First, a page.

“Is ATIA perfect? No bill that I’ve ever helped write has been perfect, but this is legislation that we can be proud of, even as we work to make it better in the days ahead. Coming from the lowest lying state in the Union, I’m especially proud and grateful that our bill includes the first-ever climate title in a transportation bill in the history of the Congress, investing $10 billion over the next five years directly in programs and policies that will combat climate change by reducing emissions and improving the resiliency of our transportation networks and infrastructure.
“ATIA invests nearly $5 billion over five years in a new resilience formula program available to all states, as well as a competitive resilience grant program. These new “PROTECT” grants would support projects across America that reinforce, upgrade or realign existing transportation infrastructure to better withstand extreme weather events and other effects of climate change.
“ATIA also harnesses the power of Mother Nature by establishing new eligibilities for natural infrastructure, like the marshes and wetlands that protect our roads and bridges from storm surges, in the National Highway Performance Program and the Emergency Relief program.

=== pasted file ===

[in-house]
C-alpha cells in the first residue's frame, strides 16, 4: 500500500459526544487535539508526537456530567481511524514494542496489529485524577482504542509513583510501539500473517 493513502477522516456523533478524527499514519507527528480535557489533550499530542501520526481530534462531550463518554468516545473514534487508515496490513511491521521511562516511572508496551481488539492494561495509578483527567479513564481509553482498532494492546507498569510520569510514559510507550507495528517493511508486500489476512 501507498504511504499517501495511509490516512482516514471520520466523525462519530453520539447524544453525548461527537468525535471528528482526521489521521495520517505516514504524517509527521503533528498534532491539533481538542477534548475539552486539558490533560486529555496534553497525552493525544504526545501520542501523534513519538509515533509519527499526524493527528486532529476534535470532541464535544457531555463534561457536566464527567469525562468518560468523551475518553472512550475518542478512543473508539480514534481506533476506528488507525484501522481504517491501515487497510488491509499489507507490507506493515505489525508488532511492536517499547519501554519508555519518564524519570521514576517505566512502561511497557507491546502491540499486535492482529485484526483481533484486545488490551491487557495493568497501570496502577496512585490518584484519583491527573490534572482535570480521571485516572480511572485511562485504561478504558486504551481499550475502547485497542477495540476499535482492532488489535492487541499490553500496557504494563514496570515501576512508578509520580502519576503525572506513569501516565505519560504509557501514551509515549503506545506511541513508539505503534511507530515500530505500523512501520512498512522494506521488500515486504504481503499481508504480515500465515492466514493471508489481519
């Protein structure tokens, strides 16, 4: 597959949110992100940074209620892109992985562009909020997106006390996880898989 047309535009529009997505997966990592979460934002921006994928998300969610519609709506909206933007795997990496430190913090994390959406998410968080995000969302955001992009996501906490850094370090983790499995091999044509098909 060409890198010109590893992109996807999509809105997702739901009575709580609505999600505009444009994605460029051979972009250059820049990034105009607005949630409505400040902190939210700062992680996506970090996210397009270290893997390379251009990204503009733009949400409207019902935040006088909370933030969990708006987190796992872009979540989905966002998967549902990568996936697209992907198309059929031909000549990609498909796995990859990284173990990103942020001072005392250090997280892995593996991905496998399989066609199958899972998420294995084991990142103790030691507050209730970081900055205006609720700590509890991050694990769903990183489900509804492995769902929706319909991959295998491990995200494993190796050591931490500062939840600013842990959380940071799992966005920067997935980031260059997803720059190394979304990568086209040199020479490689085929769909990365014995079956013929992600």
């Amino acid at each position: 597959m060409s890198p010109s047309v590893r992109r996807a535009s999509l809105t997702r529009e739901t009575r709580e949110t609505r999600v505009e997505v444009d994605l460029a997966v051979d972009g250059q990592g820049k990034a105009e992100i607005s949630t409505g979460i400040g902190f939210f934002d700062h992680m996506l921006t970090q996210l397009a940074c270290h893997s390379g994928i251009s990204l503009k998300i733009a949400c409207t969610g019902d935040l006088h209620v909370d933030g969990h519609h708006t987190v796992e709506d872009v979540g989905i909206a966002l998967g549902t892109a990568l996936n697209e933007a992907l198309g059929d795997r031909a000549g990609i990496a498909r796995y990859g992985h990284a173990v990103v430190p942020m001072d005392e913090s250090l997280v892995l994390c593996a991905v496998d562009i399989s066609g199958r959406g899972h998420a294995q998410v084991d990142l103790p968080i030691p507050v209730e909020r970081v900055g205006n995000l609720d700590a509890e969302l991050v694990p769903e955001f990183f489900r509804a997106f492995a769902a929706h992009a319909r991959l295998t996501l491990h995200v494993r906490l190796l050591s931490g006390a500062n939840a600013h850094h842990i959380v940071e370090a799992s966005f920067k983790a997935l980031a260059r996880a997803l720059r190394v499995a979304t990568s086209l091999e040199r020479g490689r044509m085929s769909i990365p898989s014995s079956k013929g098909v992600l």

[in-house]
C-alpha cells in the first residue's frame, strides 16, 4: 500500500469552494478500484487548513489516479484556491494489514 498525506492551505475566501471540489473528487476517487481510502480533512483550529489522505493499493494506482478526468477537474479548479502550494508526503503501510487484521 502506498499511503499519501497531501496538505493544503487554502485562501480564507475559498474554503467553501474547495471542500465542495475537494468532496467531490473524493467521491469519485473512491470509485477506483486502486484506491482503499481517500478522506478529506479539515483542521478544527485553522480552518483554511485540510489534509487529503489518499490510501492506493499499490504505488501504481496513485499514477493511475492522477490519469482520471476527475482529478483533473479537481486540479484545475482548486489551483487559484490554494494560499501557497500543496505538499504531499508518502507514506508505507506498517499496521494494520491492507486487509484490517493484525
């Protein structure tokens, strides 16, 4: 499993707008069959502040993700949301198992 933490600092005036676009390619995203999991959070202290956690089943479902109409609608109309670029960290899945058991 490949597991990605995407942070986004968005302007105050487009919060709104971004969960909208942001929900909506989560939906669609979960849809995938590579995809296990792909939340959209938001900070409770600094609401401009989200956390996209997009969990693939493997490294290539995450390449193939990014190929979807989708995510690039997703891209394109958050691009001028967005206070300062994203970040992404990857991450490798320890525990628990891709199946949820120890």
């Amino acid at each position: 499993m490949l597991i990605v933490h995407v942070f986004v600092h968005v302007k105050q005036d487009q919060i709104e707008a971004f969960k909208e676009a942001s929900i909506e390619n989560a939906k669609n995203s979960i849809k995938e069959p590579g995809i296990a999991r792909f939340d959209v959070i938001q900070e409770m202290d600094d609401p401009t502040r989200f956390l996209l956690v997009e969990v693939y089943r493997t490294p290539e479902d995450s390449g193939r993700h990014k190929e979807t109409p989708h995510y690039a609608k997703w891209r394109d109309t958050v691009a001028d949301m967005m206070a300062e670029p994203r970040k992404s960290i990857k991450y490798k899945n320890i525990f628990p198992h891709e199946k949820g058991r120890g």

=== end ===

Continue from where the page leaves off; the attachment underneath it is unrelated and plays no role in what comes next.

“Mr. Chairman, let me close with this. A lot has changed in the world since we first reported our surface transportation reauthorization legislation nearly one year ago. The coronavirus pandemic has radically changed our lives and, tragically, taken nearly 130,000 American lives.
“Just as we as all of us have been compelled to adjust and adapt to a “new normal” in our everyday lives over the last several months, we as a nation need to face the facts of the climate crisis. With our bill, we are beginning to do so. We need to keep it up and, while doing so, we need to build and rebuild a surface transportation infrastructure of roads, highways, bridges and transit systems that is, once again, the envy of the world.
“With that, I look forward to our conversation this morning and to the work ahead of us to make America’s infrastructure better, smarter and, truly, stronger. Thank you.”